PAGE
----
You’ll Exercise Better If You Match Your Workout to Your Personality
It might be why you’re failing at your New Year’s resolution, according to a new study.
Finding it hard to get to the gym as much as you resolved you would in 2018? Well, you might be able to just blame it on your personality. According to new research, how well you stick to your workout schedule might have to do with your personality type.
In new research presented today at the British Psychological Society’s annual occupational psychology conference, John Hackston, psychologist and head of thought leadership at OPP, one of the world’s largest business psychology providers, found that people were more likely to effectively complete workouts—and enjoy them—if the workout was matched to their personality type.
For the study, Hackston and his team surveyed more than 800 individuals across several countries. He found that those more extroverted were more likely to like exercising at the gym, while those who were more creative preferred unstructured outdoor activities like cycling and running. The people who were most likely to stick to a regimented workout plan were those who preferred objective logic. On the other hand, people who hated having to do the same thing on the same days in a strict workout schedule were more likely to place a high value on feelings and importance.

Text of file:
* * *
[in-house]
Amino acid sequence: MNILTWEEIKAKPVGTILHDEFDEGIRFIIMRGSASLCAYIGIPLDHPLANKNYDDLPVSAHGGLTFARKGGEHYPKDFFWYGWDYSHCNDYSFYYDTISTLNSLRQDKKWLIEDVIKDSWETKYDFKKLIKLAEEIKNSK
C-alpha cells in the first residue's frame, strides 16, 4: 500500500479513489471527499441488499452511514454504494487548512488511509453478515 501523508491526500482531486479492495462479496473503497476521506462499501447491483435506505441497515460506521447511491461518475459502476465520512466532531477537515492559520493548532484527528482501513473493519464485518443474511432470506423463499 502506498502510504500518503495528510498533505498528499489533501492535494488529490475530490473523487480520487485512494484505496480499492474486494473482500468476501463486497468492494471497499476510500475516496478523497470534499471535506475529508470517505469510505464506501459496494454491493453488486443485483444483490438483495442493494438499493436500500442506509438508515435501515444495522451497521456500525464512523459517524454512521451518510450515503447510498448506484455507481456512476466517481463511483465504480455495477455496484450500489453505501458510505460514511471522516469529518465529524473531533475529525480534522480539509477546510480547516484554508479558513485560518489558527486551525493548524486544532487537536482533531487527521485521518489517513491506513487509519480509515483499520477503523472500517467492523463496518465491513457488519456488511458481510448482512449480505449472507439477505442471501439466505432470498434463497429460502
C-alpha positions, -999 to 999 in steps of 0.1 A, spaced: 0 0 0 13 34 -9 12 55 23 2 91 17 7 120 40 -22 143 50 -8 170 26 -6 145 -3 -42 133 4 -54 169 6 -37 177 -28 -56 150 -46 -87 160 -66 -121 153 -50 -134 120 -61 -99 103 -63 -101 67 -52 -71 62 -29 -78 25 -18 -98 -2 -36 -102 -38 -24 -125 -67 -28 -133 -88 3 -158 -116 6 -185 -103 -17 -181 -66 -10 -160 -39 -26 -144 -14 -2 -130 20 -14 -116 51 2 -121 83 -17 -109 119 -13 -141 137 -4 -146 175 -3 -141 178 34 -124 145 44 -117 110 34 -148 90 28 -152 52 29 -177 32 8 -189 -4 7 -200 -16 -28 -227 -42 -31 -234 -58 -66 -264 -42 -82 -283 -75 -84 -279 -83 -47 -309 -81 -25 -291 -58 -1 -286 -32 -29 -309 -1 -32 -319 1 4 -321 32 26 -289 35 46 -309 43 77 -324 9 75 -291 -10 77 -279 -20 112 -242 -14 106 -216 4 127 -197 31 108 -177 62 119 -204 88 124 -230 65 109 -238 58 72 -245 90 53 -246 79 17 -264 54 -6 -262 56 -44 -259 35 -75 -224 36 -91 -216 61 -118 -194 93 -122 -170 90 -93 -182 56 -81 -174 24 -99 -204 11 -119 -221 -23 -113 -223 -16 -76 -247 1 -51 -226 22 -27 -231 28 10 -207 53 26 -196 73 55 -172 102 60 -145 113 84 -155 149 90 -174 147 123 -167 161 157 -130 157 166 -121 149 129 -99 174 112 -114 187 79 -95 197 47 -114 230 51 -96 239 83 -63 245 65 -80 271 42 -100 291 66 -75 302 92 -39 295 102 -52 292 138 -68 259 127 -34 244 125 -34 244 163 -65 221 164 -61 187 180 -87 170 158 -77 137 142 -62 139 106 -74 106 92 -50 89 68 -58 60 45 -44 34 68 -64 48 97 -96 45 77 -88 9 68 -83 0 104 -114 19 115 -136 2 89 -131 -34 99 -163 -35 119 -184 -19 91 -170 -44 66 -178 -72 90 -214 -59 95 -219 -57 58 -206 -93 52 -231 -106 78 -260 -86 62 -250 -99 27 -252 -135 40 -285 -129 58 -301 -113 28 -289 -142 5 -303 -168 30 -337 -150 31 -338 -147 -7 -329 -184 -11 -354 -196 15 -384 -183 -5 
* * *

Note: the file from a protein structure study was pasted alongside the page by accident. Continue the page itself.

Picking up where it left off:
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“There can be pressure to follow the crowd to the gym or sign up to the latest exercise fad, but it would be much more effective for them to match their personality type to an exercise plan that is more likely to last the test of time,” John Hackston said in a statement. “The most important piece of advice to come out of this research is that there is not one type of exercise that is suited to everyone.”
Now that you’ve figured out what type of exercise might be up your alley, you need some tips on how to stick with it. Here, how to start working out (if you basically haven’t moved since Halloween).